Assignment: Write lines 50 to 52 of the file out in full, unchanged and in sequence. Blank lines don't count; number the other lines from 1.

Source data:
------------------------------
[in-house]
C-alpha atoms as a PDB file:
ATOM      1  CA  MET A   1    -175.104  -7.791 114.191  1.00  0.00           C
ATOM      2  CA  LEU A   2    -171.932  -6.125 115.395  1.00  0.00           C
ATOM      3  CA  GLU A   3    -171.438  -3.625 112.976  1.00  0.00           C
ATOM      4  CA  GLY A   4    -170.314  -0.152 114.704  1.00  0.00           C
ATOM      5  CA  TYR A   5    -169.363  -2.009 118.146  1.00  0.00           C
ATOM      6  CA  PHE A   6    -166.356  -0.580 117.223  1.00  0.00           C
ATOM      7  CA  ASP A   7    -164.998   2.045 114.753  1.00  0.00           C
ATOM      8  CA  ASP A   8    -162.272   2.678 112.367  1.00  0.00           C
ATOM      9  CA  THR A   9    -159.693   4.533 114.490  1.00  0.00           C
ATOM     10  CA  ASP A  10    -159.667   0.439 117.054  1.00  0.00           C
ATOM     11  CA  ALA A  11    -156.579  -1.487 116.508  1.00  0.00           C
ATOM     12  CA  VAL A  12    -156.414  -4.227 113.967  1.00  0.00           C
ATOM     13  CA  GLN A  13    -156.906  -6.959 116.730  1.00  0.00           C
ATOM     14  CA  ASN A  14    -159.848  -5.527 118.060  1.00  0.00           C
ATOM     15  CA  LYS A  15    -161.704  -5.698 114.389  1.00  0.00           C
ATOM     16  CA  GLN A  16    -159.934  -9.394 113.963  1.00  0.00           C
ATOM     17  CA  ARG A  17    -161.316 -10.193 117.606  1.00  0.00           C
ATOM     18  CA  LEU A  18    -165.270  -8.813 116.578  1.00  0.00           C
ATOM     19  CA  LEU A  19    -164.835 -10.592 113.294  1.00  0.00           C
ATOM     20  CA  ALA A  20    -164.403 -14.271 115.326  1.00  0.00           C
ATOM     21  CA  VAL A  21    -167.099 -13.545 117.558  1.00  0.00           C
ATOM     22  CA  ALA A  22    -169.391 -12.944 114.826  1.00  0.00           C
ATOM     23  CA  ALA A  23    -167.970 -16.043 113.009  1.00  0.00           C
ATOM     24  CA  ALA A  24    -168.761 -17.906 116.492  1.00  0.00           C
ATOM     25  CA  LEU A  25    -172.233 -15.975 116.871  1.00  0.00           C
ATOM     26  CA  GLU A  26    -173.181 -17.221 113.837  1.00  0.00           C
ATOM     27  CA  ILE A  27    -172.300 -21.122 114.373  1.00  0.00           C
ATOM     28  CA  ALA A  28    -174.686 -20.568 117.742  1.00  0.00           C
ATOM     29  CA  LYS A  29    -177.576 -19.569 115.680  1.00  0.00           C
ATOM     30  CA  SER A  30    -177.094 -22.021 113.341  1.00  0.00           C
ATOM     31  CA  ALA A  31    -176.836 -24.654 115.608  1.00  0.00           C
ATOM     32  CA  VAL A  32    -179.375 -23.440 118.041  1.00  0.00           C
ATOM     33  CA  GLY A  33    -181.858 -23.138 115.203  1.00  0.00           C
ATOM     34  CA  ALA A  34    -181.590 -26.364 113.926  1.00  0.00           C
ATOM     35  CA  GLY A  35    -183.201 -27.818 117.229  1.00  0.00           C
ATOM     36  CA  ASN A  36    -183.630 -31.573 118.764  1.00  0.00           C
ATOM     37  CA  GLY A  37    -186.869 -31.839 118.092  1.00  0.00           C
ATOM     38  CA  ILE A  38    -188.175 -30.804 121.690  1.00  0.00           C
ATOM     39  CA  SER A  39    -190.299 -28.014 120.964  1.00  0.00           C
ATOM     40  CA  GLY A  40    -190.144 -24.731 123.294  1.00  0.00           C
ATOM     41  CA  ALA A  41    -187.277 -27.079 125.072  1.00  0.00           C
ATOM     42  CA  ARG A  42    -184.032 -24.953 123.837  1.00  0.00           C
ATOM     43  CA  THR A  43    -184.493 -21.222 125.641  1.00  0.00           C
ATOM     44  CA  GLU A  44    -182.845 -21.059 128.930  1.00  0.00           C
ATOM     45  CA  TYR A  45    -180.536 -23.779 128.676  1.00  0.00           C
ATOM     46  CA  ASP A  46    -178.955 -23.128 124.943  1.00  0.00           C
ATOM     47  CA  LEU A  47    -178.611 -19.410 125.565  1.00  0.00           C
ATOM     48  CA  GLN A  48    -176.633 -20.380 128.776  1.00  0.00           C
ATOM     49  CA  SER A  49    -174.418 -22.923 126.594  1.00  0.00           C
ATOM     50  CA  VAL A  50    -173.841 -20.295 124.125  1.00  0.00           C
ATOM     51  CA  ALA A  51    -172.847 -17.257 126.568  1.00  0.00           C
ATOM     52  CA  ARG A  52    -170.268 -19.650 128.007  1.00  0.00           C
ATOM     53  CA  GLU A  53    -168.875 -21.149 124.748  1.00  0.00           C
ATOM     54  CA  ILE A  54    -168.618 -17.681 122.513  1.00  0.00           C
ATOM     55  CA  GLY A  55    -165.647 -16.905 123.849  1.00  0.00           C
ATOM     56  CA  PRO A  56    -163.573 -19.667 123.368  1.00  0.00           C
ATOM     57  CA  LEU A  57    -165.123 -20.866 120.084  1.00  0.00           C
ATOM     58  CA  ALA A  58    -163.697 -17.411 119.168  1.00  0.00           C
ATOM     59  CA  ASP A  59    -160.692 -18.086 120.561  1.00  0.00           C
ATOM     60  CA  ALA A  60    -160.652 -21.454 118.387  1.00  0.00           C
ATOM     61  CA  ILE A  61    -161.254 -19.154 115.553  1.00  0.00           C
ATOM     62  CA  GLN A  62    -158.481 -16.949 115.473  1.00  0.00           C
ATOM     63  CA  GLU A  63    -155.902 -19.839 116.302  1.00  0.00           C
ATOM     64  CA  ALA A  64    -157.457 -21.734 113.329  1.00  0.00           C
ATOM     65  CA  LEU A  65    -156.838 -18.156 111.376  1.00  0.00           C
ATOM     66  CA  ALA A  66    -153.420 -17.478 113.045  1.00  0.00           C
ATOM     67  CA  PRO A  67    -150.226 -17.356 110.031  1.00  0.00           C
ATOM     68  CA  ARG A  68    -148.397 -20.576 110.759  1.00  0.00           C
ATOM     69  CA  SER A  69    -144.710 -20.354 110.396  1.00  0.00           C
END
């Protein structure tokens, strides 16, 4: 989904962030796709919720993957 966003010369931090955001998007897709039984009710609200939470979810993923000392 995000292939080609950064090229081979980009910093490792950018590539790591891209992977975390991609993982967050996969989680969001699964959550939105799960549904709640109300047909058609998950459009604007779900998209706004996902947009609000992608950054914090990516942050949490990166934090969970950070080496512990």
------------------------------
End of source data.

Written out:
ATOM     48  CA  GLN A  48    -176.633 -20.380 128.776  1.00  0.00           C
ATOM     49  CA  SER A  49    -174.418 -22.923 126.594  1.00  0.00           C
ATOM     50  CA  VAL A  50    -173.841 -20.295 124.125  1.00  0.00           C